Valley Blouse

If you haven’t begun your Sew My Style project for July yet, learn from some of my difficulties and read this before you cut out the Valley Blouse!  Mine has come together ok, but not without some wrestling.  In particular, the keyhole section of the instructions could do with some further explanation.IMG_3140.JPG

There is a tutorial on the Califaye website to help with the sewing the keyhole, but I think that even before you get to that section, there is a potential pitfall, which you could avoid.  The cutting layouts show the ‘keyhole liner’ piece being cut on grain, but I would recommend cutting it on the bias. It is near impossible to get a piece of cotton with no stretch to conform neatly to a curve.  If it were cut on the bias, this would be much easier.  I ended up with a couple of small pleats at the middle of the liner when I tried to get all the edges enclosed.

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After my experience with the Basics Pocket Skirt, which was a little large, I decided to follow my instinct and cut the size small this time, even though my measurements put me in the medium.  This was definitely the right choice, because the fit is pretty much spot on.  There is enough ease to make it flowy, but without drowning me in fabric!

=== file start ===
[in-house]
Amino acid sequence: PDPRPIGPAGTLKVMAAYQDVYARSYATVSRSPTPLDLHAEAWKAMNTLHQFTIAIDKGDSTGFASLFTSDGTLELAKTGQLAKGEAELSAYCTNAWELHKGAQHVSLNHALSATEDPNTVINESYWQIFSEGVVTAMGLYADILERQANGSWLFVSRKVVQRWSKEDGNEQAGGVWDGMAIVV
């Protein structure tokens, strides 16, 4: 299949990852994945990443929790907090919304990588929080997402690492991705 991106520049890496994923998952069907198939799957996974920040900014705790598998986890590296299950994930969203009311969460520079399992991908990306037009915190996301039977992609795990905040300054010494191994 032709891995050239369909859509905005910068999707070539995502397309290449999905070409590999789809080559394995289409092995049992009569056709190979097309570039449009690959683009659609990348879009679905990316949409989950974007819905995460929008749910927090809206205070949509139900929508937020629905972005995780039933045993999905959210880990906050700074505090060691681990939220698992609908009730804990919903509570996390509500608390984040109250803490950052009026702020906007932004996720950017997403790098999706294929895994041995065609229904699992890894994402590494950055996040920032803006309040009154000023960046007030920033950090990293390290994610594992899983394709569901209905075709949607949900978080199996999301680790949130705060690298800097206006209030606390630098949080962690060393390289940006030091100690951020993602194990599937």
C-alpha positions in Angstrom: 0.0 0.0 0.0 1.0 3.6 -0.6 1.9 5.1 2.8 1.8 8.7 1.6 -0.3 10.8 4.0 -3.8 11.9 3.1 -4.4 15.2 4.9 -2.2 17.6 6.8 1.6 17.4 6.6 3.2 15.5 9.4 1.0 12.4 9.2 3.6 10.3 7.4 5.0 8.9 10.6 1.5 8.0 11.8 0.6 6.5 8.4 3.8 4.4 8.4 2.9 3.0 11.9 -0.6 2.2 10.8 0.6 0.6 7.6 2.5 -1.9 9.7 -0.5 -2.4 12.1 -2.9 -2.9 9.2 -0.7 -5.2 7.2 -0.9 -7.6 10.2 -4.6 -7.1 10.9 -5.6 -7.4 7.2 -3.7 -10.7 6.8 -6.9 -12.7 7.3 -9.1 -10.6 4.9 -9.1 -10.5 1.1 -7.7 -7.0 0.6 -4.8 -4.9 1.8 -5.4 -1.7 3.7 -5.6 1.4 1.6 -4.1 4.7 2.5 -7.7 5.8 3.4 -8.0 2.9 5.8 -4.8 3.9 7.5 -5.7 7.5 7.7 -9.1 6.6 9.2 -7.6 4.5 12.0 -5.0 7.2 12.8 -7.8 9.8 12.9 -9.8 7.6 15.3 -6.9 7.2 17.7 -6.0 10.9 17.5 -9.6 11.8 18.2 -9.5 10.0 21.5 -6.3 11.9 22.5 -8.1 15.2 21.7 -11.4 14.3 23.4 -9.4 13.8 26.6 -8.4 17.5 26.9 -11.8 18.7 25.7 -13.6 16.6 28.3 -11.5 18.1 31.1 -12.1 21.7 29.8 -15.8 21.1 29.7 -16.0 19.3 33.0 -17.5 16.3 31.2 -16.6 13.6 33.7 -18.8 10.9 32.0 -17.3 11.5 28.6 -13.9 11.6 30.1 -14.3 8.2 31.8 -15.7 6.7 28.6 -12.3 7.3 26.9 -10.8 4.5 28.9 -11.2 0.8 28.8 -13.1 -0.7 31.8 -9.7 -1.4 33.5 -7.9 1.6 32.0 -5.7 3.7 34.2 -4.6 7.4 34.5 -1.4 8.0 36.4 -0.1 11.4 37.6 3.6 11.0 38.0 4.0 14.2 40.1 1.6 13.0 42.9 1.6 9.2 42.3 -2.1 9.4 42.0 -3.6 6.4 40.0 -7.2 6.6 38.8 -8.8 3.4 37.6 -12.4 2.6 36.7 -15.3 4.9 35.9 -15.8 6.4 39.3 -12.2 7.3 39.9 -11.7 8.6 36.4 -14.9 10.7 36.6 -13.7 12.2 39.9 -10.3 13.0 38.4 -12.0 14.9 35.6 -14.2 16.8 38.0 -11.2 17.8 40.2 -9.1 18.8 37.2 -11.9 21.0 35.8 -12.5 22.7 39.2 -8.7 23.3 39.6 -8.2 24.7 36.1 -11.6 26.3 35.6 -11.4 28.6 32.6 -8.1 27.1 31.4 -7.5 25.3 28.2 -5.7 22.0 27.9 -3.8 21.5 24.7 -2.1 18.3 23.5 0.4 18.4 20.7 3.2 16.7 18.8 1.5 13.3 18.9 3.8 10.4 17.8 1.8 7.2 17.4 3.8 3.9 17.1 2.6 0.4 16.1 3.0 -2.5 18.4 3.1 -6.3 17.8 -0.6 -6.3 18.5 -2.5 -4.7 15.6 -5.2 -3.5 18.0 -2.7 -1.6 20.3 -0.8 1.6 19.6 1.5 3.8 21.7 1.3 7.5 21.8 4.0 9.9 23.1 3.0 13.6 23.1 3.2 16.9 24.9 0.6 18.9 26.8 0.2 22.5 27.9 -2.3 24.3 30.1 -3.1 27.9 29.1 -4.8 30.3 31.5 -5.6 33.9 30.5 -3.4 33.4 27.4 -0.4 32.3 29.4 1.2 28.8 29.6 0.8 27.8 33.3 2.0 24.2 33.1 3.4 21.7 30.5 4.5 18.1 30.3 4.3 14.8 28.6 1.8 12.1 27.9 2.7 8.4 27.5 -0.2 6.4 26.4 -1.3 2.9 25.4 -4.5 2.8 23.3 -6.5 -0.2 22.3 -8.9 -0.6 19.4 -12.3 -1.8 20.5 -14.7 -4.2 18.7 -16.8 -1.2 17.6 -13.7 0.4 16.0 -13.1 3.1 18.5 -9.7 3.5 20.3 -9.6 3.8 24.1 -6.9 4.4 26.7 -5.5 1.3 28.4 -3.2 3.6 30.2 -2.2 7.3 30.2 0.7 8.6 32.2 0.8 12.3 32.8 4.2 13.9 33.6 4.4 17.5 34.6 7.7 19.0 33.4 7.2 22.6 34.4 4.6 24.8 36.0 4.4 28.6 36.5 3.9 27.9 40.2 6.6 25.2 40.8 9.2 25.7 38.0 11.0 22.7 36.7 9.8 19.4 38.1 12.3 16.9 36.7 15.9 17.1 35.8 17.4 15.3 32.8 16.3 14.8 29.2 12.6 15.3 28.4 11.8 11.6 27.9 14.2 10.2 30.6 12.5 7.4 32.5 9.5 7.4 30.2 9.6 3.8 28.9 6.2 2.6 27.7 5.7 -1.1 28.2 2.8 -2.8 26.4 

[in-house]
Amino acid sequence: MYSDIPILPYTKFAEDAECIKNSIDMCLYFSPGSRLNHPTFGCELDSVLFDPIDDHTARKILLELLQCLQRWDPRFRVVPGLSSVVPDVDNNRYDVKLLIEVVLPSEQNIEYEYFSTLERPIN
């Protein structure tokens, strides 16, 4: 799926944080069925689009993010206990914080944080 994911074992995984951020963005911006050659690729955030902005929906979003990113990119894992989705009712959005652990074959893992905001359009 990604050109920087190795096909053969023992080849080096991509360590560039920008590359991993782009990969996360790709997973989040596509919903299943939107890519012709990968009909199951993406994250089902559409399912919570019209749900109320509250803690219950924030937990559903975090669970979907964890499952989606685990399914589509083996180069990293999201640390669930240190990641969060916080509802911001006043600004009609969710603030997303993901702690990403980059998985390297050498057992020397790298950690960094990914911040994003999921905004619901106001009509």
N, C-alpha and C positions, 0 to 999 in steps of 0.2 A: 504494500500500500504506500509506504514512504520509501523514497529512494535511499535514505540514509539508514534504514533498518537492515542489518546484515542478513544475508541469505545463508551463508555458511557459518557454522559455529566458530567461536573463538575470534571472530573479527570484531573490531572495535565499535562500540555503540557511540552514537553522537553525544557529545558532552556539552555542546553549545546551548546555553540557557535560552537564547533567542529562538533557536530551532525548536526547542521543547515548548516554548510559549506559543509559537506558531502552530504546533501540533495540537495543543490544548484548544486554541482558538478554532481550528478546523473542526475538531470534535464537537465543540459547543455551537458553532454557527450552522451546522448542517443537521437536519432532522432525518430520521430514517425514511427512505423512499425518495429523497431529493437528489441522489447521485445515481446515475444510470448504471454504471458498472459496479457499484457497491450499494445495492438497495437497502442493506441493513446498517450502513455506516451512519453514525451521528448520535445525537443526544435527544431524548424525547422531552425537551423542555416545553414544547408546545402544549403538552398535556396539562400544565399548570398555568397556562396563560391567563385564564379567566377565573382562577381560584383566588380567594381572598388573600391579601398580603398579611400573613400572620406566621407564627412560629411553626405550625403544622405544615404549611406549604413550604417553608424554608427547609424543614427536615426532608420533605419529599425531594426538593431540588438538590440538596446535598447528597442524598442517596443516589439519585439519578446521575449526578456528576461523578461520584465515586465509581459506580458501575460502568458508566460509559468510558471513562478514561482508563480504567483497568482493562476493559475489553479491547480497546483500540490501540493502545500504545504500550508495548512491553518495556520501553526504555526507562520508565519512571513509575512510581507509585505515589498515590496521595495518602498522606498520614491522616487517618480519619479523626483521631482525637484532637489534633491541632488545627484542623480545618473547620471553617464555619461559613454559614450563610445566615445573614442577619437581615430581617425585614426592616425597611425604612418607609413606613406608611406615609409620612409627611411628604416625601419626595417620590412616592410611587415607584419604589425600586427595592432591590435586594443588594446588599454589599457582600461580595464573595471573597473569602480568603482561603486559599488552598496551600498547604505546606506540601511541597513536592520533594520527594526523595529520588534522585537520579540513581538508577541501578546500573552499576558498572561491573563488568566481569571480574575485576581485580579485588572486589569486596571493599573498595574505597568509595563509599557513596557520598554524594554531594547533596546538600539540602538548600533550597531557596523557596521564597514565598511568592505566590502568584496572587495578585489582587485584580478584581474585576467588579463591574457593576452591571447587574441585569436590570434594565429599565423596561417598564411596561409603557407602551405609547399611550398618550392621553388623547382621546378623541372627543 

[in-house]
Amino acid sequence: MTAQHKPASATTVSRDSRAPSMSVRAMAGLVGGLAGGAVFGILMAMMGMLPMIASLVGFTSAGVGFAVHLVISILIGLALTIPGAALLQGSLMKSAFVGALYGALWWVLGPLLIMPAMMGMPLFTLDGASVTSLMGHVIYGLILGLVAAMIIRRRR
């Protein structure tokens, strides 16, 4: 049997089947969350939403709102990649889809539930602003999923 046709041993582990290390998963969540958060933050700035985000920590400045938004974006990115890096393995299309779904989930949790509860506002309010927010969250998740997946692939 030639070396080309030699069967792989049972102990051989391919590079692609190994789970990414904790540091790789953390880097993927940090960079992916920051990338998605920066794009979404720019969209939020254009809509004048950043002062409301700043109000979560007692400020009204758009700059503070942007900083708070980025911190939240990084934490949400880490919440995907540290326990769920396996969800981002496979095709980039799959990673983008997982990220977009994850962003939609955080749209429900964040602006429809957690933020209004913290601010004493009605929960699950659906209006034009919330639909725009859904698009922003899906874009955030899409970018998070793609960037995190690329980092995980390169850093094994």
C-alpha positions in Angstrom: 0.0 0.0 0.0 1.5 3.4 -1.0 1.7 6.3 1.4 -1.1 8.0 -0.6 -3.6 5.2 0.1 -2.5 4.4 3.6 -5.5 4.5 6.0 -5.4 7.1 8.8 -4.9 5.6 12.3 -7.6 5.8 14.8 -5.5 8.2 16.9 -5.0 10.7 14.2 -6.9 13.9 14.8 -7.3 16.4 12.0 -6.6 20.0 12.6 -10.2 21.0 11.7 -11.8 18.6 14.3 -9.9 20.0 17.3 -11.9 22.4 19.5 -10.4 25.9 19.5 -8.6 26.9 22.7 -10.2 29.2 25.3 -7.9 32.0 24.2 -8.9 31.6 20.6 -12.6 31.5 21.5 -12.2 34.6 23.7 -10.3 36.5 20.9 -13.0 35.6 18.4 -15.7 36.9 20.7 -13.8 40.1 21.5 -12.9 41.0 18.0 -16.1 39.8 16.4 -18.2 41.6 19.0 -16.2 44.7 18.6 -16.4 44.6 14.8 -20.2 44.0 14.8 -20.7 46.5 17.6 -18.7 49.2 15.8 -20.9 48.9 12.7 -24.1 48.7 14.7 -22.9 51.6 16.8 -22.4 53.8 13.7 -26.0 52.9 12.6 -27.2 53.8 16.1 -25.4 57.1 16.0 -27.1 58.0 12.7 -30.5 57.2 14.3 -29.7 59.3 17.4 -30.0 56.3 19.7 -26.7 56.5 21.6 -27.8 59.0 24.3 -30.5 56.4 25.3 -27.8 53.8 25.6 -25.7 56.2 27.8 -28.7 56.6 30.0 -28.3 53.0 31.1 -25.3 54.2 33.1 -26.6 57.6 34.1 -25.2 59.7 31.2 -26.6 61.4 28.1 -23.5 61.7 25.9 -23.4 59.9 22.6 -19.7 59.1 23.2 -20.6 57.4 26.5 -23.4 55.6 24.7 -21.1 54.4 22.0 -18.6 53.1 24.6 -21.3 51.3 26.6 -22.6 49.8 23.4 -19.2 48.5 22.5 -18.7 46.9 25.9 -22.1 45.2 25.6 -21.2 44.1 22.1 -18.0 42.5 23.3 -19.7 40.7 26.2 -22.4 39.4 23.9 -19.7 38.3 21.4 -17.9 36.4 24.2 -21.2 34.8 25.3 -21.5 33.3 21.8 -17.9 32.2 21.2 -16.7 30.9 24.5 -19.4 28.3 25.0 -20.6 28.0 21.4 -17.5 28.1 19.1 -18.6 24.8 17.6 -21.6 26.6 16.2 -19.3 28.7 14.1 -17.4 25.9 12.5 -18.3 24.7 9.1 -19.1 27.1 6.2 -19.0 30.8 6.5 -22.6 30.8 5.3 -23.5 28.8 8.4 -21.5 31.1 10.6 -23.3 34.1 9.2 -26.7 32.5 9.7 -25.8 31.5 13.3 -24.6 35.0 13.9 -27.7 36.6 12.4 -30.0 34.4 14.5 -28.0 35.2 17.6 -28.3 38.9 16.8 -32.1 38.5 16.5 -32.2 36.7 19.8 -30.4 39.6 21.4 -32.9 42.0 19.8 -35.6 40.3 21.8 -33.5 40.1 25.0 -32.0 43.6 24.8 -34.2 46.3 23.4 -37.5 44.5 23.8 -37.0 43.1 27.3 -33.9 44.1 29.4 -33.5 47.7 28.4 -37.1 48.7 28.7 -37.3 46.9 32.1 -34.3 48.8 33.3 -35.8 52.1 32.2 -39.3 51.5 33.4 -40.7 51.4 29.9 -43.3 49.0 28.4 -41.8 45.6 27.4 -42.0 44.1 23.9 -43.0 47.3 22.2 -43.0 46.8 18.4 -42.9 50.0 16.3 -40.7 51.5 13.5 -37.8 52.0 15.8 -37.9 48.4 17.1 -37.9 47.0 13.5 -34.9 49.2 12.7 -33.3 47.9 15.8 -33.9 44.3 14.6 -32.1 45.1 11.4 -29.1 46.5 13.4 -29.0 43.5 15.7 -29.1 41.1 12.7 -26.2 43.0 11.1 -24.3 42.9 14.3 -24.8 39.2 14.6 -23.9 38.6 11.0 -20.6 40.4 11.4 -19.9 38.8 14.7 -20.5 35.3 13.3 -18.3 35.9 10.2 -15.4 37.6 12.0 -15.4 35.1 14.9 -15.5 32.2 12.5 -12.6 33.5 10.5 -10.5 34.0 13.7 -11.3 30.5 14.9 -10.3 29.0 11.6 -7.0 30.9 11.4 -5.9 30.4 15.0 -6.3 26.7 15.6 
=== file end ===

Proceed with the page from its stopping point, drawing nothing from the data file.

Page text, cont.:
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This fabric is a cotton Swiss-dot, and is possibly slightly heavier weight than the pattern is intended for, because the gathers don’t drape as well as they could.  That said, it is very comfortable and perfect for summer.  The fabric is from Fabworks and is a lovely blue and grey combination, and at just £4/m it is another bargain!

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I used little hexagon shell buttons from my stash and made actual buttonholes.  I think that they are just great for setting of the simple pattern.

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In the pattern, it suggests that you use French seams for the sides and the back yoke which I did.  Just bear in mind, that with 1cm seam allowances, this does make your French seams very small and a little fiddly.

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I’m not sure about how full the sleeves are.  I might take the cuffs off, slim the sleeves down and then put the cuffs back on.  I do quite like them rolled up like this though.

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I followed the instructions fully this time and there are a couple of neat tricks for things like enclosing the front yoke seams.  This shouldn’t be too new to you if you have made a yoked shirt before, but take you time if not.  This is probably the most complex pattern from project sew my style so far, but it is still very manageable if you take it slow.

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